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Trouble finding the right words is called
Word soup is also known as..
CSF if produced in the ___ and reabsorbed in the ____
chroroid plexus, arachnoid granulations
The left common carotid comes off the __ while the right common carotid comes off the ___
aortic arch, right subclavian
the vertebral arteries come off the right and left __ arteries
One of the most common symptoms of uncal herniation is compression of CN3 which causes what PE finding
ipsilateral dialation of the pupil
Monroe kellie doctrine
total volume of the cranium must remain constant and is balenced betwene venous blood, arterial blood, brain and CSF
pyramidal compression due to uncal herniation causes
Lateral displacement of the brain stem causes what symptom
Bleeding in the potential space betwen the dura and the skull is called a
Epidural hematoma is most often associated with what type of fracture?
What is the most common location of fracture causing an epidural hematoma and why?
temporal skull fracture, middle meningeal artery gets severed
What are some nontraumatic causes of an epidural hematoma?
- congenital anomalies
- complications of neurosurgery
- epidural abcess
- sickle cell
23 y.o. M presents after motor vehicle crash. He seems fine and is A&O x3, 15 mins after being admitted he reports HA, N,V, and drowsyness and one of his pupils dialates. What are you concerned he might have? and what is your next step?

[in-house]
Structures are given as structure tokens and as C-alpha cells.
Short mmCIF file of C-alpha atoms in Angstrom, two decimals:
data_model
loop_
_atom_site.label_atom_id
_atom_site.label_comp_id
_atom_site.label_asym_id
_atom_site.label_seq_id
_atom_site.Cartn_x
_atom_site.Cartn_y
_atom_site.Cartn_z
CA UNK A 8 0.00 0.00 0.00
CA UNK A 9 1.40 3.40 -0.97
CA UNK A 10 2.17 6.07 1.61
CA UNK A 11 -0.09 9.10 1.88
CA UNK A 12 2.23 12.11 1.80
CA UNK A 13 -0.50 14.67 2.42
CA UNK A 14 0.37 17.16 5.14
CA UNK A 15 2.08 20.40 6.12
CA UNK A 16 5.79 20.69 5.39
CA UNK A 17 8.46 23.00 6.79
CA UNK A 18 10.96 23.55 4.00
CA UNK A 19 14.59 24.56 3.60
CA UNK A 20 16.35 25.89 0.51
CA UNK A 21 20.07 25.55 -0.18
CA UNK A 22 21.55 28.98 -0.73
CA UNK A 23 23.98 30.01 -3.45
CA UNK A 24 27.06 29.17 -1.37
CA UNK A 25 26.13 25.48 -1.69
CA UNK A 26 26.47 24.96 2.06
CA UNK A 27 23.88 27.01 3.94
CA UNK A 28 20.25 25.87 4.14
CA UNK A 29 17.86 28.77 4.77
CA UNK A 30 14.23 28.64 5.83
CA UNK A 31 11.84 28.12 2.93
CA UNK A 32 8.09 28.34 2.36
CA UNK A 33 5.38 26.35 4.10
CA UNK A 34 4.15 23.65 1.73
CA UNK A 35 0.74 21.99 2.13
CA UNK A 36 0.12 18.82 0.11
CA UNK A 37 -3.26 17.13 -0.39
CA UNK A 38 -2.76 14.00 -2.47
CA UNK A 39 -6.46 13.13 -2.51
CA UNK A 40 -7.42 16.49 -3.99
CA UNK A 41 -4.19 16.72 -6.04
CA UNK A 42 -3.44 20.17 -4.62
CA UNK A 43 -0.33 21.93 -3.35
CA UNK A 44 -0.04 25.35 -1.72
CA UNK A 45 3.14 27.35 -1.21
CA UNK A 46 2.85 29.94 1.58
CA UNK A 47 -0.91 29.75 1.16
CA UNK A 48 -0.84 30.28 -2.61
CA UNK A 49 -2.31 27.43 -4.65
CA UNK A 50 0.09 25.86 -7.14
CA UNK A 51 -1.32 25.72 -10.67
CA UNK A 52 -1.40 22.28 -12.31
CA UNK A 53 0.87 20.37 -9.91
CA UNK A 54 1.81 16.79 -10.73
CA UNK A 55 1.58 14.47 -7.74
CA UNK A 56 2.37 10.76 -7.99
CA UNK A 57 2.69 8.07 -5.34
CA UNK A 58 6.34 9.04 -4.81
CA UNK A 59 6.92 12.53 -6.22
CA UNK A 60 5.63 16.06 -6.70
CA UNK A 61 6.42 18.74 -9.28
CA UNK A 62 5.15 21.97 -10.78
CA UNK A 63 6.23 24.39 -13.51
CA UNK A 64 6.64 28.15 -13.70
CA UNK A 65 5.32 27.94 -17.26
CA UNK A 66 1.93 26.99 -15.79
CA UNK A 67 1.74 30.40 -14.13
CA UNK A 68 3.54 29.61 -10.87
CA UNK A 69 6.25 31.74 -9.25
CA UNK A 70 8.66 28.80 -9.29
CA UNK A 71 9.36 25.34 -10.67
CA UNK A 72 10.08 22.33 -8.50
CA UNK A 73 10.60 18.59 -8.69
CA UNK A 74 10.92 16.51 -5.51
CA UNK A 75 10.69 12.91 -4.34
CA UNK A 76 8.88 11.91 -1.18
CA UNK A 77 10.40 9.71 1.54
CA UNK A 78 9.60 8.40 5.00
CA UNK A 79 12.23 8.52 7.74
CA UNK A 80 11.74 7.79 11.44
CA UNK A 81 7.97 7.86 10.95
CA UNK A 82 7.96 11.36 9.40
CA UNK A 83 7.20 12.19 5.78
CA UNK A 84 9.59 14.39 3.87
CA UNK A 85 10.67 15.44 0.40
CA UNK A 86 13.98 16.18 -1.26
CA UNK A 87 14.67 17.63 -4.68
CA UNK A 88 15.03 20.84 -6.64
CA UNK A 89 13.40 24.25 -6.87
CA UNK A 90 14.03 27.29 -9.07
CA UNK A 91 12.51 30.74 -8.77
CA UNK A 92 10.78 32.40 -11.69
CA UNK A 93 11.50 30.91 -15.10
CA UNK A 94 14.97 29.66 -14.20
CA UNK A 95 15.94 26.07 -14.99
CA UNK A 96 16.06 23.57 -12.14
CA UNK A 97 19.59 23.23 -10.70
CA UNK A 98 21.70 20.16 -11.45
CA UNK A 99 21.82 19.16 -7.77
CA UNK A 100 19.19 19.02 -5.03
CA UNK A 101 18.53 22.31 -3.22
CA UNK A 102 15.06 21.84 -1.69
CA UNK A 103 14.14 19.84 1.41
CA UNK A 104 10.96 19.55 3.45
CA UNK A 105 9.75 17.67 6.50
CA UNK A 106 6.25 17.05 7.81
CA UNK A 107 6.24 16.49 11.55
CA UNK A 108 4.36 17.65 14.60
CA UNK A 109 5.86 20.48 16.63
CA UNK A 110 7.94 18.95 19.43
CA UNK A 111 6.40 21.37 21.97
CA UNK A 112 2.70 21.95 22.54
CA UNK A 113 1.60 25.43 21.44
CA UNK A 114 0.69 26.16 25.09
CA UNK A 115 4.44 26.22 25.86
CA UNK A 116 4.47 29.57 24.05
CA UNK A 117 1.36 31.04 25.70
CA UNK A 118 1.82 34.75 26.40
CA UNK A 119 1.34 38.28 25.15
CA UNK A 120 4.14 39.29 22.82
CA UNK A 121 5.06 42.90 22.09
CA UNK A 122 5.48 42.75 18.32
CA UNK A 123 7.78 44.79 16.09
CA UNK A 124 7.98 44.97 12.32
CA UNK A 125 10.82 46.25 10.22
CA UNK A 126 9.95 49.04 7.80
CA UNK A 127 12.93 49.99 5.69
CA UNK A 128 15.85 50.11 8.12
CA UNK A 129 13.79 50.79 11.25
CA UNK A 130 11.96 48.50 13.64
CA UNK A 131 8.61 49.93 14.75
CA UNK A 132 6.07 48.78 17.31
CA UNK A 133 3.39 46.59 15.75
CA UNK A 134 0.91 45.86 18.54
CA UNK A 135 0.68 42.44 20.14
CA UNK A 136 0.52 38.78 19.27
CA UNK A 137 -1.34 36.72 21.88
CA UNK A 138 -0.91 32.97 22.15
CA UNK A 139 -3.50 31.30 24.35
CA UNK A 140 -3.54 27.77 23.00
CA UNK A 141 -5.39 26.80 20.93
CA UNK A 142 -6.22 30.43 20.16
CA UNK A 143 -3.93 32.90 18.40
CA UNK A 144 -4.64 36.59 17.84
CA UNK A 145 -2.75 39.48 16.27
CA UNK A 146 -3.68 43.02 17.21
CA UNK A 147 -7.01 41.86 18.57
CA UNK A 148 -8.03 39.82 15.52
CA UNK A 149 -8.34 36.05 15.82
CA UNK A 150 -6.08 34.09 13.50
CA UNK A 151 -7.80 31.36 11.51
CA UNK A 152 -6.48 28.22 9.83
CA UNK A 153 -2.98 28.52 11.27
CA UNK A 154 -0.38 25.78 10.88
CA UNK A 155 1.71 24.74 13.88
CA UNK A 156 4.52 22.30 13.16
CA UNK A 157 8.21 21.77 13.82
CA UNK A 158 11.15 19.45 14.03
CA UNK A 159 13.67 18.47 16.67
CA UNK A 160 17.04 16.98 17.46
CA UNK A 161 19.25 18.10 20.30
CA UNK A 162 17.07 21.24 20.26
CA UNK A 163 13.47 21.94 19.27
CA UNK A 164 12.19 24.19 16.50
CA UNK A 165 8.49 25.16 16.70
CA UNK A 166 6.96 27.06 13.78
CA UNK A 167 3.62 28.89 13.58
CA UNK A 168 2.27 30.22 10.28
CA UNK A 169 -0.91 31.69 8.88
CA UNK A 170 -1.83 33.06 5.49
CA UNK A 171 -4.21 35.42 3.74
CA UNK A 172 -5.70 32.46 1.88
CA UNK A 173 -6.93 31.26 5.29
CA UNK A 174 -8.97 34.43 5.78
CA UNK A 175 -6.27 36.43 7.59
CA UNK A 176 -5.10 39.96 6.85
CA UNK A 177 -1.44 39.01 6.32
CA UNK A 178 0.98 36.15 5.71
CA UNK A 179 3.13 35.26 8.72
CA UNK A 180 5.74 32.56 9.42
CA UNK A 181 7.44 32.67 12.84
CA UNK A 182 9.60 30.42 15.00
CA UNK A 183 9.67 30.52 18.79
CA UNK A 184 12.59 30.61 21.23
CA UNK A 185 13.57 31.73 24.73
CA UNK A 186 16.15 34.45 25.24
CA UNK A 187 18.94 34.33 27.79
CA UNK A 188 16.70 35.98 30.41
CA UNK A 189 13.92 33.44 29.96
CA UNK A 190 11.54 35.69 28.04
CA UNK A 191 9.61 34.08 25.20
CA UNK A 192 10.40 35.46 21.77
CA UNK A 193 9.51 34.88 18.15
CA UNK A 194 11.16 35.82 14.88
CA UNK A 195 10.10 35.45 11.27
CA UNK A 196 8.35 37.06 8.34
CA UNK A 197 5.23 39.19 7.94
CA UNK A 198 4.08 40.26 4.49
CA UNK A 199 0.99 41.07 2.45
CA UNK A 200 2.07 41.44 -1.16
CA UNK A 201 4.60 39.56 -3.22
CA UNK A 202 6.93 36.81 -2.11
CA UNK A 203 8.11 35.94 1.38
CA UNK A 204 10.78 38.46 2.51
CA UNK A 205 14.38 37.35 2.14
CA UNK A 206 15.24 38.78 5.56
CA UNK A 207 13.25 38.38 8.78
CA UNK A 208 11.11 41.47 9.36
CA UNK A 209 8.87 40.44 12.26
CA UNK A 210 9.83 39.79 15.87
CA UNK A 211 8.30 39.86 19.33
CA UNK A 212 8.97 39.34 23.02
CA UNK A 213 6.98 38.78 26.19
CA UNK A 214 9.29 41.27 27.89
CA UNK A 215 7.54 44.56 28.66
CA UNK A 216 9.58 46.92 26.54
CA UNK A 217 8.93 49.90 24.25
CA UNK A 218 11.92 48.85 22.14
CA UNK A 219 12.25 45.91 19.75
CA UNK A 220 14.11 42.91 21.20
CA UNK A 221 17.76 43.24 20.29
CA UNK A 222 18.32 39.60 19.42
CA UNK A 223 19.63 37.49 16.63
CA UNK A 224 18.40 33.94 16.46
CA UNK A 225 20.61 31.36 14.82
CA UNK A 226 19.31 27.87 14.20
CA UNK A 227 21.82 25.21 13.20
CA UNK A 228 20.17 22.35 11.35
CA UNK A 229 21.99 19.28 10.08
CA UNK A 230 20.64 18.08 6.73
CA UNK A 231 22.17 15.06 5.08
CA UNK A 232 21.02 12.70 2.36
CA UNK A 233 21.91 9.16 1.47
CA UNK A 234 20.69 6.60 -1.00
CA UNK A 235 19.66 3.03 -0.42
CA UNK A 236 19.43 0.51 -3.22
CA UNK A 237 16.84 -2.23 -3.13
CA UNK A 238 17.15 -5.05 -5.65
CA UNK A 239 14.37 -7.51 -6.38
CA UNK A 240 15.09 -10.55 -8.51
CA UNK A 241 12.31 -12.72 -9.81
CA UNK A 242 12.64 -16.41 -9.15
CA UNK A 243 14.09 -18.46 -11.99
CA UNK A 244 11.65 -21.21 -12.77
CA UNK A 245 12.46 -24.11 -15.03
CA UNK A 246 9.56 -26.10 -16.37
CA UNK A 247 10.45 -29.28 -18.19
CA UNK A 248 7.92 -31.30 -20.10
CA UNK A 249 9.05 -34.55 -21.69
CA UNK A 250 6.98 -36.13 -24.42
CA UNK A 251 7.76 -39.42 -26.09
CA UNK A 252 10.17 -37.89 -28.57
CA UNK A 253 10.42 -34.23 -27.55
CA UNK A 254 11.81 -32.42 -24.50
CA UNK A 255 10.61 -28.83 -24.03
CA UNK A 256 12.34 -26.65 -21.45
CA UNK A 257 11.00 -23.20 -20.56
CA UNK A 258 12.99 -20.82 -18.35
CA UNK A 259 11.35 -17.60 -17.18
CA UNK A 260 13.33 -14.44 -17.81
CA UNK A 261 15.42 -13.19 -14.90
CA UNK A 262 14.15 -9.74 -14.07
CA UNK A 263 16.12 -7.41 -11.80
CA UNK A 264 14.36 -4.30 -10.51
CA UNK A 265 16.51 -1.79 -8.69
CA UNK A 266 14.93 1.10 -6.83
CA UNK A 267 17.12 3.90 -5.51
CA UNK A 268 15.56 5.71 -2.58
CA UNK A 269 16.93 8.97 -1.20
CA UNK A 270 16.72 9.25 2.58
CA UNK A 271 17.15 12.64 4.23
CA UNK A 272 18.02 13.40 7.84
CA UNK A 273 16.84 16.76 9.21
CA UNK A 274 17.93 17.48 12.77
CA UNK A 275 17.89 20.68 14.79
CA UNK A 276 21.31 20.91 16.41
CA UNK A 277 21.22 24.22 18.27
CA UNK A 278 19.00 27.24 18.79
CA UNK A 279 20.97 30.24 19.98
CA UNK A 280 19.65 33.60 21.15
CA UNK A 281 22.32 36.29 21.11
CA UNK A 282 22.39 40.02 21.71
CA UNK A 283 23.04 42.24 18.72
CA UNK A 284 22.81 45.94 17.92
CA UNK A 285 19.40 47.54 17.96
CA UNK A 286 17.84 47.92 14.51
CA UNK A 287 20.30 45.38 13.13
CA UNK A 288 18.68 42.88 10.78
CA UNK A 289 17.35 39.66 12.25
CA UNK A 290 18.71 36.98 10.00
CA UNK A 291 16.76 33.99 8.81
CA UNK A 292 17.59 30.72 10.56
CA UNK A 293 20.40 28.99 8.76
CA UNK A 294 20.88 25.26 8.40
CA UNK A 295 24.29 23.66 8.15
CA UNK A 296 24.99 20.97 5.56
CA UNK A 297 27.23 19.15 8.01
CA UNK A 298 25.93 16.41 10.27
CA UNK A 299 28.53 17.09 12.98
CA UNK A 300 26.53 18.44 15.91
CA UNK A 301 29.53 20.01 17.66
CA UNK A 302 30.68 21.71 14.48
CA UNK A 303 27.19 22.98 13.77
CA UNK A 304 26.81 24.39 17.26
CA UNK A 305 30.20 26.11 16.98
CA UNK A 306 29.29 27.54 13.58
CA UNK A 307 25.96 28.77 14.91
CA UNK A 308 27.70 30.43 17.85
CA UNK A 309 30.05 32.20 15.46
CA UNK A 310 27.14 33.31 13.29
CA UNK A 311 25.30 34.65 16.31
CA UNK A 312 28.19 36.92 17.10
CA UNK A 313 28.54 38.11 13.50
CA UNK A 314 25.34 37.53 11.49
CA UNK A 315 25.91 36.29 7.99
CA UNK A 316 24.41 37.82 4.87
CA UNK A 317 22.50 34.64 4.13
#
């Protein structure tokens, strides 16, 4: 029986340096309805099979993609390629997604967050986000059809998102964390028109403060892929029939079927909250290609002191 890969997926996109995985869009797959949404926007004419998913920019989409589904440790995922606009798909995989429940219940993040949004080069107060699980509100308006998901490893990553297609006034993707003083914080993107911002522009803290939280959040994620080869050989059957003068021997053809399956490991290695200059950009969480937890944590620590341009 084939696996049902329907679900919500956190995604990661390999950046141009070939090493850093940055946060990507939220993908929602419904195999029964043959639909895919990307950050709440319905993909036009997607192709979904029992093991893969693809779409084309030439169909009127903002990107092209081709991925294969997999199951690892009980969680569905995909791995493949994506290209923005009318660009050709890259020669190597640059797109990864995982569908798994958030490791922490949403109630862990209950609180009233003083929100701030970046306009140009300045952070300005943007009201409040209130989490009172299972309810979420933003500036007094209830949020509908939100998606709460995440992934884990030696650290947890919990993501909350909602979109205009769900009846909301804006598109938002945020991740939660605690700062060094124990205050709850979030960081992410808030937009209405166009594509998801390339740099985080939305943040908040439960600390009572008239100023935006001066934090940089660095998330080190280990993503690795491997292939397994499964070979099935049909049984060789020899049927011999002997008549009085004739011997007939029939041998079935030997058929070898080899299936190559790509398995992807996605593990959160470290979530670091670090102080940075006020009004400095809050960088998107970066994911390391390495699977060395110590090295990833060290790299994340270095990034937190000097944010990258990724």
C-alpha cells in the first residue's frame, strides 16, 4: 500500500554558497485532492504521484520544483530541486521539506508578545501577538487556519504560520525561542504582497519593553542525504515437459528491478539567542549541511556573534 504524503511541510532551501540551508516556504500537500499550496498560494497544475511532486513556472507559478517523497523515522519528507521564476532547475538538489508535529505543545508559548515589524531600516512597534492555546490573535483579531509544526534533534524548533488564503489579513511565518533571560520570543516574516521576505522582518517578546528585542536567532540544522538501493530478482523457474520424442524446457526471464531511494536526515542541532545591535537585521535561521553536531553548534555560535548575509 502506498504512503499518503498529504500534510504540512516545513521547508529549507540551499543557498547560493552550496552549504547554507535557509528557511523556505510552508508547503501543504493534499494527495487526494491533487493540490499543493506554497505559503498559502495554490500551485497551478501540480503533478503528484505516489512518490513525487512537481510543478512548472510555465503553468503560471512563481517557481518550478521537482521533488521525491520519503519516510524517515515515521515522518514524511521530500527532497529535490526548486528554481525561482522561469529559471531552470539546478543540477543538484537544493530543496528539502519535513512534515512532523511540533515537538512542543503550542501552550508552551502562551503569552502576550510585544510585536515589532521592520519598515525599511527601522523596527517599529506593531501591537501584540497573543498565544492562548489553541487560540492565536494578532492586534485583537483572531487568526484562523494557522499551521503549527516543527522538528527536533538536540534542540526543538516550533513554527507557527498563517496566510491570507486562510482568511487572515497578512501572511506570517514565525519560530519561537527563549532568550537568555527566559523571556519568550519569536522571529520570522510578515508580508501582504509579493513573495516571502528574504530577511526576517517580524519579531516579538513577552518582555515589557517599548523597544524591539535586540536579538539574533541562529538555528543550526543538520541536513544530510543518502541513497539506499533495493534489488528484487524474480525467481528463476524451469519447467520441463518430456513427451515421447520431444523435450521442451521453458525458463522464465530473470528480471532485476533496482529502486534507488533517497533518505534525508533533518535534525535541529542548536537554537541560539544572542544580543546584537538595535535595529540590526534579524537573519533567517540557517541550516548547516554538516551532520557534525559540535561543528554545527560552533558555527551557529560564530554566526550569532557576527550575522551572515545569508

Head CT for epidural bleed
What is the cushing reflex?
HTN, Bradycardia, decreased RR
32 y.o. M presents after a motor cross accident w/ lumbar spine trauma. He has local back pain around L2, with sensory loss below the waist and bladder and bowel incontinence. He has already had an X-ray which showed no broken bones. What imaging study will you order and what do you suspect he has?
- URGENT MRI
- rule out spinal epidural hematoma
CT of a pt who was hit in the head with a baseball bat shows a lens shaped pattern with clear boarders at the convexity what do they have?
What is a "swirl sign" and what type of bleed is it found in?
when the hematoma is hypodense with a central area that is hyperdense it is a swirl sign and indicates active bleeding of an epidural hematoma
What is the treatment for and epidural hematoma?
- craniotomy and hematoma evacuation
- or watch and wait
What are the criteria for sending an epidural hematoma pt for a craniotomy?
- volume >30ml
- GCS < 9 with anisocoria
When can you watch and wait for a pt with an epidural hematoma?
- when they have a volume of <30
- no coma
- no focal deficits
Which is more common epidural hematoma or subdural hematoma?
Is a subdural hematoma typically a vein problem or an artery?
Is an epidural hematoma typically caused by artery or vein disruption?
you have a 90 y.o. F on coumadin who has HA, nausea, anisocoria, dysphagia, bells palsey and nuchal ridgidity. You note that the nursing home put her in a wheel chair 2 days ago because they notices she was having gait difficulties. What type of bleed would you expect this is? and Where is the bleed?
- Subdural hematoma
- Posterior fossa